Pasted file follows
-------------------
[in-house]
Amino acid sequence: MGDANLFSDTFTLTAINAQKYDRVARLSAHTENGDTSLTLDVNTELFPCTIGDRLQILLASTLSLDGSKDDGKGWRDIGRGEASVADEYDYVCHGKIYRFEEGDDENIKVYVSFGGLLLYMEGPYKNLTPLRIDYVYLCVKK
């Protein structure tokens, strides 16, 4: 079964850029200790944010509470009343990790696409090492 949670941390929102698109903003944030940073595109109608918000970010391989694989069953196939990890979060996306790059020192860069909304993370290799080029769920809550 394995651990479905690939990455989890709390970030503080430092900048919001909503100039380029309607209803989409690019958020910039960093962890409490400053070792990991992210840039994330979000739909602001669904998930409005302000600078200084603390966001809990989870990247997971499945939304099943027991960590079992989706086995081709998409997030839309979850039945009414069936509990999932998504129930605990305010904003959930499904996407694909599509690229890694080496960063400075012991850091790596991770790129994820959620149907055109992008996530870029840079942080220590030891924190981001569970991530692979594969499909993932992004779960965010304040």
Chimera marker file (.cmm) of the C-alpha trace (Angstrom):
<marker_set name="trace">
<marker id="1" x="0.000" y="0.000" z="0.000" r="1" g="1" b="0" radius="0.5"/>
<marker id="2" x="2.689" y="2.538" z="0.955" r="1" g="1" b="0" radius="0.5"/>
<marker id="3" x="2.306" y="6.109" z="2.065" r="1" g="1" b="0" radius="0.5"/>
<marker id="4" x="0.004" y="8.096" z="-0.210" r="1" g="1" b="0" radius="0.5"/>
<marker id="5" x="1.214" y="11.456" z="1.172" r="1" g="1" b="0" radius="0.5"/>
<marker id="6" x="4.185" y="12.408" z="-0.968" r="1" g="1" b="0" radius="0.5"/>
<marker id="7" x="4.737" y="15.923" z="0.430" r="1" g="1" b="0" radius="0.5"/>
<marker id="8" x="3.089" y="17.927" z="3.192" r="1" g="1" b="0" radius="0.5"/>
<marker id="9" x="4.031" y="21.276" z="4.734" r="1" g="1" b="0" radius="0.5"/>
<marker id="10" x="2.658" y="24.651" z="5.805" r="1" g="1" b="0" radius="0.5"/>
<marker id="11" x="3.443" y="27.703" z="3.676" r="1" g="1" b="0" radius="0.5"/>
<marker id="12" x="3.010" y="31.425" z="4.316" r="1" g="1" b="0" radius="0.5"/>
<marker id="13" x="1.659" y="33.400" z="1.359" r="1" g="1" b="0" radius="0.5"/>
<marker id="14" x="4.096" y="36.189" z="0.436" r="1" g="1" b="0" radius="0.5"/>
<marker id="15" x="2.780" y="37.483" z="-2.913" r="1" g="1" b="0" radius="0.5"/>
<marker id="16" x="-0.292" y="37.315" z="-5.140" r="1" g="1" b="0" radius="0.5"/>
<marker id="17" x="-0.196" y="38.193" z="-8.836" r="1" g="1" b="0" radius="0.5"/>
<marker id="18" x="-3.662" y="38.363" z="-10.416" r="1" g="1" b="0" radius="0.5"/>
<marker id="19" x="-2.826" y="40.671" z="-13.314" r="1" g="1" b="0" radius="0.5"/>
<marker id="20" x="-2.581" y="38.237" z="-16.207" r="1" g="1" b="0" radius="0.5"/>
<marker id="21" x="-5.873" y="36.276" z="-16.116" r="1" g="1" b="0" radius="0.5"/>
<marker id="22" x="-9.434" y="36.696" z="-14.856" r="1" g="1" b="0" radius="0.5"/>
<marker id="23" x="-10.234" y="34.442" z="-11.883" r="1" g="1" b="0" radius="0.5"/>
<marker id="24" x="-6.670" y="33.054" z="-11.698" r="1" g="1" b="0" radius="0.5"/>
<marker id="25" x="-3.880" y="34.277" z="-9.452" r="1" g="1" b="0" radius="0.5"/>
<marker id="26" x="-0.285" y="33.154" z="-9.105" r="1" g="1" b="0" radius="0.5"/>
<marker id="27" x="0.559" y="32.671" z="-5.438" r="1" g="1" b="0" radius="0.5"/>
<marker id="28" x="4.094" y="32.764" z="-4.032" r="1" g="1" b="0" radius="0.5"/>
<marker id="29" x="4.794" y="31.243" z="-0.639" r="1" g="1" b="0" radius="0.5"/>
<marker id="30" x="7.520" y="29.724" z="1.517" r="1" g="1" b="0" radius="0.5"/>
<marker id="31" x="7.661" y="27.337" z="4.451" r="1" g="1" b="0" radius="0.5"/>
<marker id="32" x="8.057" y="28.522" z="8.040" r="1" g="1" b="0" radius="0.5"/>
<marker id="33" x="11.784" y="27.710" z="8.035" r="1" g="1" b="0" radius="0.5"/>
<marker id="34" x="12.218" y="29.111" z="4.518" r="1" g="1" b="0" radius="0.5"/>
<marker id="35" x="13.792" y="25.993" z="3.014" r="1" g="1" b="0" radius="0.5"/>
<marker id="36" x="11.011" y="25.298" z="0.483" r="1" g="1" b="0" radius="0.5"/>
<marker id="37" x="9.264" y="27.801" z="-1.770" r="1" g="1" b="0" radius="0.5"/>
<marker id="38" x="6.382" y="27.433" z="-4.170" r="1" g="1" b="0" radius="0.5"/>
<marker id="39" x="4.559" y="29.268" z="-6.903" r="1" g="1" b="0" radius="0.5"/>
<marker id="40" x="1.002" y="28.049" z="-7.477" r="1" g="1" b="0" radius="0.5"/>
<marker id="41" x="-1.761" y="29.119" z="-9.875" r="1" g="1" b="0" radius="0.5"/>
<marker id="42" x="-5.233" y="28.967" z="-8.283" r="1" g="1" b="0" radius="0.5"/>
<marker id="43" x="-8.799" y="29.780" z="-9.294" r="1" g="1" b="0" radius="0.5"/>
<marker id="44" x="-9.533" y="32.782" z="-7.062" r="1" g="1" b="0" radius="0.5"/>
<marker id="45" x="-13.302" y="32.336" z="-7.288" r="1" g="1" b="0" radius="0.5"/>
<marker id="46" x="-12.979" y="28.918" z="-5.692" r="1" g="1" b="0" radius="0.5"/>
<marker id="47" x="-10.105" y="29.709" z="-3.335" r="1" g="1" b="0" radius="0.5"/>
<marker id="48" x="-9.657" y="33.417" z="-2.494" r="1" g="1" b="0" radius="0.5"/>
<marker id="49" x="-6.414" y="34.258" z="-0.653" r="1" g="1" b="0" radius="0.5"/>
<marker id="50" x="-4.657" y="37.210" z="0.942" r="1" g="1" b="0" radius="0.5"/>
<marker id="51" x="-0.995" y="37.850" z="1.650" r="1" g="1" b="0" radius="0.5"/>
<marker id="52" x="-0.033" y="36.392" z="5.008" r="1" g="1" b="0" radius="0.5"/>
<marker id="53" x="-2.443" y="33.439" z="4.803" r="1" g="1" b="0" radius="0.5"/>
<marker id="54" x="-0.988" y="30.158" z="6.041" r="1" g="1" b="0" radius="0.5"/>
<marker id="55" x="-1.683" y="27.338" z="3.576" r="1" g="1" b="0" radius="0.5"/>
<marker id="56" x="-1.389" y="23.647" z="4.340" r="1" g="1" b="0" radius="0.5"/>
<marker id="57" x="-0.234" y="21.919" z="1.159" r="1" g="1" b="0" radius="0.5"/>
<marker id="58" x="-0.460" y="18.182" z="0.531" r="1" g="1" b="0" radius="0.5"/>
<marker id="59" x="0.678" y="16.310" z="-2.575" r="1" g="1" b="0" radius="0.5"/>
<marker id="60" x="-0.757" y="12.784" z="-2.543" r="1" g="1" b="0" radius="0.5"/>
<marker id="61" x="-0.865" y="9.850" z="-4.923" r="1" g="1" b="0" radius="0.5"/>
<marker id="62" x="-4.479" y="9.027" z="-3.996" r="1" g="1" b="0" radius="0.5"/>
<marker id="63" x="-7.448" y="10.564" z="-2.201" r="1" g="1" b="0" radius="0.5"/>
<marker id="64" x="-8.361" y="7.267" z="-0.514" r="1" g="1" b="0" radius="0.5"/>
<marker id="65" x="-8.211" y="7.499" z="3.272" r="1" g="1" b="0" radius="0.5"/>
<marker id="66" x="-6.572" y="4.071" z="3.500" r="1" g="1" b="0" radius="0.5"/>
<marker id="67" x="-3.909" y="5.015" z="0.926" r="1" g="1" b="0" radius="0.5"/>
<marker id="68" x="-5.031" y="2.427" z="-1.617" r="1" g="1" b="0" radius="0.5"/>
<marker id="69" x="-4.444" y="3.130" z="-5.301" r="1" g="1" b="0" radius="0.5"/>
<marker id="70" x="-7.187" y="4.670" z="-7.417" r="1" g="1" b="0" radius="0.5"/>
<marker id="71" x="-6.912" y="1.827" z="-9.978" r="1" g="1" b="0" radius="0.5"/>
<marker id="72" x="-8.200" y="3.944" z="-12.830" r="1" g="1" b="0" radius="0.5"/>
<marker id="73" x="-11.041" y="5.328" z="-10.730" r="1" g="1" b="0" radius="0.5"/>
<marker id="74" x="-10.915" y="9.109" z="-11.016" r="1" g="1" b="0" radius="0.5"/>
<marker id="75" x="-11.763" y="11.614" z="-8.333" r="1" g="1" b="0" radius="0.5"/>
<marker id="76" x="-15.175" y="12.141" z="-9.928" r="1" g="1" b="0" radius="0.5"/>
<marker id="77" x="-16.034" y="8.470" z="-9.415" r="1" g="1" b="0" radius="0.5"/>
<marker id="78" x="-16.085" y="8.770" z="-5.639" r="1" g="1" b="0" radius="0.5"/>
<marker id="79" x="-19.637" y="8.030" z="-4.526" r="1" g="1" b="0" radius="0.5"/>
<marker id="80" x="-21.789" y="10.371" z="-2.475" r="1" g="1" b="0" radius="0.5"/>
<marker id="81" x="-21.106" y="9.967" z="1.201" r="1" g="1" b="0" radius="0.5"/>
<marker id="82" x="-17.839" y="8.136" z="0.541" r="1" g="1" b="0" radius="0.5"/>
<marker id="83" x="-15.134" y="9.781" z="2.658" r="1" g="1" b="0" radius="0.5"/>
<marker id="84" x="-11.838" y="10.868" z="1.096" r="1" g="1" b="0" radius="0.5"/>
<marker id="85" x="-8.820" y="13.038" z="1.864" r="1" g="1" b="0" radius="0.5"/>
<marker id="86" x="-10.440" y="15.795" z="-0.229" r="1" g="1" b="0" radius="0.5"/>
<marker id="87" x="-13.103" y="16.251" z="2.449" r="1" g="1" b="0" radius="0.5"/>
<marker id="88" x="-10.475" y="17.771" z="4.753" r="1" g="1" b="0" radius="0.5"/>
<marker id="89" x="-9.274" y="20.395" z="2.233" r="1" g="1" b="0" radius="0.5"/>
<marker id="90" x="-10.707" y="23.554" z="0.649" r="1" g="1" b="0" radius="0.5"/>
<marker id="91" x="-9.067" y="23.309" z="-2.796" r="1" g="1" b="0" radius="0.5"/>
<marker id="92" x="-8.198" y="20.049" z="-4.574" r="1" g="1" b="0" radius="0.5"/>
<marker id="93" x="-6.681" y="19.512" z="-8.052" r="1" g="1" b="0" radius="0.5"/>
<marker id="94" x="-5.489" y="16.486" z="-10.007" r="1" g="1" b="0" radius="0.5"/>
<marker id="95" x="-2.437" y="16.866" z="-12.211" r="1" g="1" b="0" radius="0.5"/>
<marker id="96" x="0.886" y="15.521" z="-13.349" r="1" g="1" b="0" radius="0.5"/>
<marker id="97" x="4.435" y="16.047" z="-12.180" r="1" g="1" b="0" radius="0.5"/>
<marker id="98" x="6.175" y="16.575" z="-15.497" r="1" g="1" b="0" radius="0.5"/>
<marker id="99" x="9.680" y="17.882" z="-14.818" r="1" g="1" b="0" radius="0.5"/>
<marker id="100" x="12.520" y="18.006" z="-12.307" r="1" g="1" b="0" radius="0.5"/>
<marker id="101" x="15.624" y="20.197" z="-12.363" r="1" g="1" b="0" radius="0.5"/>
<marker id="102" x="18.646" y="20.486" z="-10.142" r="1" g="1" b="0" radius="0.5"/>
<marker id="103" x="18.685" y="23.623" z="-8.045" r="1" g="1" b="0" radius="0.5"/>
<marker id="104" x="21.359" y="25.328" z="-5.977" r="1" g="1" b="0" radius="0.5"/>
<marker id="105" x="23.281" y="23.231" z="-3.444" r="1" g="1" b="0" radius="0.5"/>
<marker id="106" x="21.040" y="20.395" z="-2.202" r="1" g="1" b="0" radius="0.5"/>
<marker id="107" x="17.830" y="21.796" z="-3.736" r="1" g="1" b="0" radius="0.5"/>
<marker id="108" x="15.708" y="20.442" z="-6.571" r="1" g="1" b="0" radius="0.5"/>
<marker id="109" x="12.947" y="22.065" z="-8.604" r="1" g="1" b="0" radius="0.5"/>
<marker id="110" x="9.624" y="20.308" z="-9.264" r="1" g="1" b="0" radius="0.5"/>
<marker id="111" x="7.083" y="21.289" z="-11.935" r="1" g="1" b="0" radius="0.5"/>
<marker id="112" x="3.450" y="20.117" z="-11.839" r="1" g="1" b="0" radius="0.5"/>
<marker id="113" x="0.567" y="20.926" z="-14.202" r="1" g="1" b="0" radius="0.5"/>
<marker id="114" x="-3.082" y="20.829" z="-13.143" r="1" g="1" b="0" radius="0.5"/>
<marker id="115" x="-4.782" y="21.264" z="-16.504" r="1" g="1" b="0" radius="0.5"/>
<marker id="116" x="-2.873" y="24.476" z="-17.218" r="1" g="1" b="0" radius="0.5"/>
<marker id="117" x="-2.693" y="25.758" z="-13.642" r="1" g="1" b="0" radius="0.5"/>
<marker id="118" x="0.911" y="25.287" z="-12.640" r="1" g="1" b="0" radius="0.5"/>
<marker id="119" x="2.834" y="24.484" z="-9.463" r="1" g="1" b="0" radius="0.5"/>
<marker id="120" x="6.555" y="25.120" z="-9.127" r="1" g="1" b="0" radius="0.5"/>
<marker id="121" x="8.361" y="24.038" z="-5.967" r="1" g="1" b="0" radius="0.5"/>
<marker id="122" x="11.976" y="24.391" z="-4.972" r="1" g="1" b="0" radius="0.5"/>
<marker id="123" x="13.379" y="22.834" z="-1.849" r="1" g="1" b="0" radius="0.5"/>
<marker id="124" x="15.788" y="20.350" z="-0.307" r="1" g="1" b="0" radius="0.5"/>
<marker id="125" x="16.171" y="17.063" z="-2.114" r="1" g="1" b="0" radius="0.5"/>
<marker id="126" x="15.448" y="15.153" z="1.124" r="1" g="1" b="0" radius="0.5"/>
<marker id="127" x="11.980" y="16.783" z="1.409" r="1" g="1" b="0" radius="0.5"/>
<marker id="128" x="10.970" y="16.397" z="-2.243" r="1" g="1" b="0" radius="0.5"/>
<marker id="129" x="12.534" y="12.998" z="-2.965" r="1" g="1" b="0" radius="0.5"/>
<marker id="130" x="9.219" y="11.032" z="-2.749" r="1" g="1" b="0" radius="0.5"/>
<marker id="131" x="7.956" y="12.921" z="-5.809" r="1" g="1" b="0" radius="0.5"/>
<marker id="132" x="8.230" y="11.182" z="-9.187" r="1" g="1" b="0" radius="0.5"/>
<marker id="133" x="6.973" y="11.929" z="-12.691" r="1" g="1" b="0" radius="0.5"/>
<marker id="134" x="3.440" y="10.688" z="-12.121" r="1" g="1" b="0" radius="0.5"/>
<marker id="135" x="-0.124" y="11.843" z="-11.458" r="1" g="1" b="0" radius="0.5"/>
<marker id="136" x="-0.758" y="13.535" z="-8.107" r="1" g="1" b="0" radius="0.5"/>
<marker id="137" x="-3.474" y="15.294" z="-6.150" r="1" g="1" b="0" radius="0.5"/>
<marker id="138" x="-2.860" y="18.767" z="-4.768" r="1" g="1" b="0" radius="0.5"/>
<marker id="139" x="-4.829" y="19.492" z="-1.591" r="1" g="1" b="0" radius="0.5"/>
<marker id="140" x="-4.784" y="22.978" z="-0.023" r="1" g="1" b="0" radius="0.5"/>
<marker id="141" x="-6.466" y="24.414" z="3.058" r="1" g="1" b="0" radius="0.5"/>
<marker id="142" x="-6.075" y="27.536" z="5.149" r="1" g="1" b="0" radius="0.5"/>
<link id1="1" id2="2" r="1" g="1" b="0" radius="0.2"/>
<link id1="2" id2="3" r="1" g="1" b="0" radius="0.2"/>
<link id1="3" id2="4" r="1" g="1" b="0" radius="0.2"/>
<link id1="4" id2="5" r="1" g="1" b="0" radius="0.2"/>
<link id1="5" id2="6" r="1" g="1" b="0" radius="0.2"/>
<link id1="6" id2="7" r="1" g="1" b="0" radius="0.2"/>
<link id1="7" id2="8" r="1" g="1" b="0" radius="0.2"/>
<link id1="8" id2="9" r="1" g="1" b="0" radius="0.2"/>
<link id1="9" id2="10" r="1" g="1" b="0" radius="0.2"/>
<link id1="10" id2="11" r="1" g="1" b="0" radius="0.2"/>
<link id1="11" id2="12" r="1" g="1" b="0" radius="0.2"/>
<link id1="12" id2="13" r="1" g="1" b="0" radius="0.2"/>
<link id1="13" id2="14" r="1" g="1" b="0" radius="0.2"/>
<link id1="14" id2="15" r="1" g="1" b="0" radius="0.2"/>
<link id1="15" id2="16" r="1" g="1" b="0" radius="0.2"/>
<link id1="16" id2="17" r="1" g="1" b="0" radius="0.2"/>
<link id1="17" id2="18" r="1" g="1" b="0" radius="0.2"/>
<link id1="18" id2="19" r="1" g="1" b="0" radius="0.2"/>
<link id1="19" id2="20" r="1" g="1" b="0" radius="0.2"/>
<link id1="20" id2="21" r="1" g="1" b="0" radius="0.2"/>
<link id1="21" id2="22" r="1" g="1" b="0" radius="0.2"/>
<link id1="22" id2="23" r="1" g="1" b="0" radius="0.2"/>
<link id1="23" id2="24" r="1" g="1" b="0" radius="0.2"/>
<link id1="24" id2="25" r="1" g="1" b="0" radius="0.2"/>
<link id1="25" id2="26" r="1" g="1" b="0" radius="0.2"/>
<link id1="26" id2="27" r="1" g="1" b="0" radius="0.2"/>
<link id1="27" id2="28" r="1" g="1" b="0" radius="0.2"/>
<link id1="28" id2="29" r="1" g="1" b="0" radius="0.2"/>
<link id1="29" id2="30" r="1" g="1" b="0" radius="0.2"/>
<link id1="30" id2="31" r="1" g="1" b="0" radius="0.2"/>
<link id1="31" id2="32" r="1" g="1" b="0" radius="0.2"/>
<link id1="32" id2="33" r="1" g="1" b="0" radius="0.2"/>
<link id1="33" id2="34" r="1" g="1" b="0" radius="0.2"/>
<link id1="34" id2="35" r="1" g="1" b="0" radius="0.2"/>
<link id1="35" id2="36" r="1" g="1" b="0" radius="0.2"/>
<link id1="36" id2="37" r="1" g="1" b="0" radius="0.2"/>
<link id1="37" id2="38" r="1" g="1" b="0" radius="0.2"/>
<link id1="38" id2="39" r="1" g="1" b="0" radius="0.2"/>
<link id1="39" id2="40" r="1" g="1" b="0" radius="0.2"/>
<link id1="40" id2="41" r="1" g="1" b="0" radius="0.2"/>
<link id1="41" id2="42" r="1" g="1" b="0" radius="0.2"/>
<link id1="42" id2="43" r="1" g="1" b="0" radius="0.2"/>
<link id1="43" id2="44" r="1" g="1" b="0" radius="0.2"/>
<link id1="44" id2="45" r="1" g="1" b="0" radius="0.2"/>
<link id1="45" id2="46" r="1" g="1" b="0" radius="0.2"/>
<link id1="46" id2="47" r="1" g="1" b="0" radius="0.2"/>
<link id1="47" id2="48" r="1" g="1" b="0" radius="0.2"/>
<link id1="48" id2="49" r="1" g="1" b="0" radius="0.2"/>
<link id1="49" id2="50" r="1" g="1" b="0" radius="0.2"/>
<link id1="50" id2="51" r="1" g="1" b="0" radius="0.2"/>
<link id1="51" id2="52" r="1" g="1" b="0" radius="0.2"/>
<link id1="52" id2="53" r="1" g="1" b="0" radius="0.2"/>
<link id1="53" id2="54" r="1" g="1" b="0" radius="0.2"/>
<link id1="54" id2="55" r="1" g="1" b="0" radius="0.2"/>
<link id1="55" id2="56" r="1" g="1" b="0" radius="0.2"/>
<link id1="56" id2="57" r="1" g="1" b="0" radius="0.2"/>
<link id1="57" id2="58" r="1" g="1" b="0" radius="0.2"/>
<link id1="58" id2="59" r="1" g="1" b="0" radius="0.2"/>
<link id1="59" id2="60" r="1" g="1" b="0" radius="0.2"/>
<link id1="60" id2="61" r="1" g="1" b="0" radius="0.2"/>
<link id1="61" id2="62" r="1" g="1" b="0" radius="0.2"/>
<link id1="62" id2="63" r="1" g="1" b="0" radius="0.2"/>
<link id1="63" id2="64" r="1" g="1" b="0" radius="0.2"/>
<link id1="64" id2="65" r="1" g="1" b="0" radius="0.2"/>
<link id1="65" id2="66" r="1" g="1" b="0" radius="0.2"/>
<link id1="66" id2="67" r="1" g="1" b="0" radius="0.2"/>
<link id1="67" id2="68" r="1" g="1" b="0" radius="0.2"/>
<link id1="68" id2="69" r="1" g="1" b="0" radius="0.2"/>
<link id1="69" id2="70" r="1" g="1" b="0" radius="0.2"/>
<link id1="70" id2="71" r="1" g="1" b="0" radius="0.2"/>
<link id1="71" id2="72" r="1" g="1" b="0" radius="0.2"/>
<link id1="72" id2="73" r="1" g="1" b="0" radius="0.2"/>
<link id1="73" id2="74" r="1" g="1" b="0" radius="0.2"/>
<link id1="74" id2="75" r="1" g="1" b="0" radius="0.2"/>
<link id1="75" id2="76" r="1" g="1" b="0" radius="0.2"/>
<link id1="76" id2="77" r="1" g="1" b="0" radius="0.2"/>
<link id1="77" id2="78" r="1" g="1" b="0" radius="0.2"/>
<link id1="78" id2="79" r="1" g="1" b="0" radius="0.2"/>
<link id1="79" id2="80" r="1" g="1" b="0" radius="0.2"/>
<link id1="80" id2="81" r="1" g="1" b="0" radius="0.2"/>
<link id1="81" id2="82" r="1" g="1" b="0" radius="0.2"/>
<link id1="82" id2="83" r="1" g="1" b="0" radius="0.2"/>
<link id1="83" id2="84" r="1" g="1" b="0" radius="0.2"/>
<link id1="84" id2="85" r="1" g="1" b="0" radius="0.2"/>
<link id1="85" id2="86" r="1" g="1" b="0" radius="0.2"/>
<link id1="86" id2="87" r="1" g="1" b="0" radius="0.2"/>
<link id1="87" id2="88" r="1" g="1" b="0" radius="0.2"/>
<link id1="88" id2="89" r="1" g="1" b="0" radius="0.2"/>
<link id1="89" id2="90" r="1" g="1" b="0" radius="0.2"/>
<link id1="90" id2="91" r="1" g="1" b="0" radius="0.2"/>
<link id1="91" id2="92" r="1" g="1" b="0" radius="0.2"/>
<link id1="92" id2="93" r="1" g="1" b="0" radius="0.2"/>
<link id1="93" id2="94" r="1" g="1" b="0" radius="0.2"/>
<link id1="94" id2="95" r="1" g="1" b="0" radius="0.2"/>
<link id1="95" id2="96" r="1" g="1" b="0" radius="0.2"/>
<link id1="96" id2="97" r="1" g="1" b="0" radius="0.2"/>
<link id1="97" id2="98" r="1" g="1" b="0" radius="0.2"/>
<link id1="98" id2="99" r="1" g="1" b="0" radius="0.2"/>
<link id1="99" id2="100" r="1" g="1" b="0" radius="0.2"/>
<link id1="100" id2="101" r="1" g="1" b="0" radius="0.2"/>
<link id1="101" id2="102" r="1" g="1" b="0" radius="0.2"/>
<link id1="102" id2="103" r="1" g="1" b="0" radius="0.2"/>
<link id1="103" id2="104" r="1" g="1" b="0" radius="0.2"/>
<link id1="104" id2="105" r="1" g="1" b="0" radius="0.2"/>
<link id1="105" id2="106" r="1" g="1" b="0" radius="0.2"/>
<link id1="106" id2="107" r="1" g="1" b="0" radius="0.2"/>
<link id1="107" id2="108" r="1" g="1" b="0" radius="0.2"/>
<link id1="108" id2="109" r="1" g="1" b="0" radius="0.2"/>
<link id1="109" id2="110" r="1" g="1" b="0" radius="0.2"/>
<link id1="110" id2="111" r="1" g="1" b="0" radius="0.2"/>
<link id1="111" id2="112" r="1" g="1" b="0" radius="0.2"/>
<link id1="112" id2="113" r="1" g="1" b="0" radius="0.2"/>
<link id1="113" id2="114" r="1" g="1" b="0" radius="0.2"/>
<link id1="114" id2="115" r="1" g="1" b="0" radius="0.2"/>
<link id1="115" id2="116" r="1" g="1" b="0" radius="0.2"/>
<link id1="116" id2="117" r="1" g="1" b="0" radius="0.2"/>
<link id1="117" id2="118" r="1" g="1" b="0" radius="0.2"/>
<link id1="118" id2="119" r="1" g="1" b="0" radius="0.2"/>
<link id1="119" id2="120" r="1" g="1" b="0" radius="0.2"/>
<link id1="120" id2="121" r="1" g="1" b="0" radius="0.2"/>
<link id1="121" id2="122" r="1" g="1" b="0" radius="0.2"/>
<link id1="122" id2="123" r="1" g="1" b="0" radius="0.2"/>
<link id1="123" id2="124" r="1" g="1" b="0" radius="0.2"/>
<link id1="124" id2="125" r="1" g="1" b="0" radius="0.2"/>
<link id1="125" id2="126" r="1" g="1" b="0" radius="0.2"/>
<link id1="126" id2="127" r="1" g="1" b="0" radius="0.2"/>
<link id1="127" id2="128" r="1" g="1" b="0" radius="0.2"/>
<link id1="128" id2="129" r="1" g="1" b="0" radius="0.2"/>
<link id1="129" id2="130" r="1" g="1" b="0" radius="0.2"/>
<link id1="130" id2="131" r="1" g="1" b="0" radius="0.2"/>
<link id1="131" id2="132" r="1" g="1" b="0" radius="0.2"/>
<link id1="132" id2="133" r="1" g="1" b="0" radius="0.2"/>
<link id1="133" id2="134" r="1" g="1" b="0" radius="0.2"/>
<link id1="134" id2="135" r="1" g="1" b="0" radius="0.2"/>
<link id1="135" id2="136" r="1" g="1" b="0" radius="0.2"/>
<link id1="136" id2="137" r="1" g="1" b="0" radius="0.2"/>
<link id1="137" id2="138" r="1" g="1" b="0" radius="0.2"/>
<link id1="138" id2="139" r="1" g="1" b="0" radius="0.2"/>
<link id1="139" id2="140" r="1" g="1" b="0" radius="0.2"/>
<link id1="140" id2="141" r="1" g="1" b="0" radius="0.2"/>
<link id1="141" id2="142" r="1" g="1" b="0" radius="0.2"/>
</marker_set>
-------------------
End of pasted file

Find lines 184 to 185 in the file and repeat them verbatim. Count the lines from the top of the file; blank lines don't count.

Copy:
<link id1="37" id2="38" r="1" g="1" b="0" radius="0.2"/>
<link id1="38" id2="39" r="1" g="1" b="0" radius="0.2"/>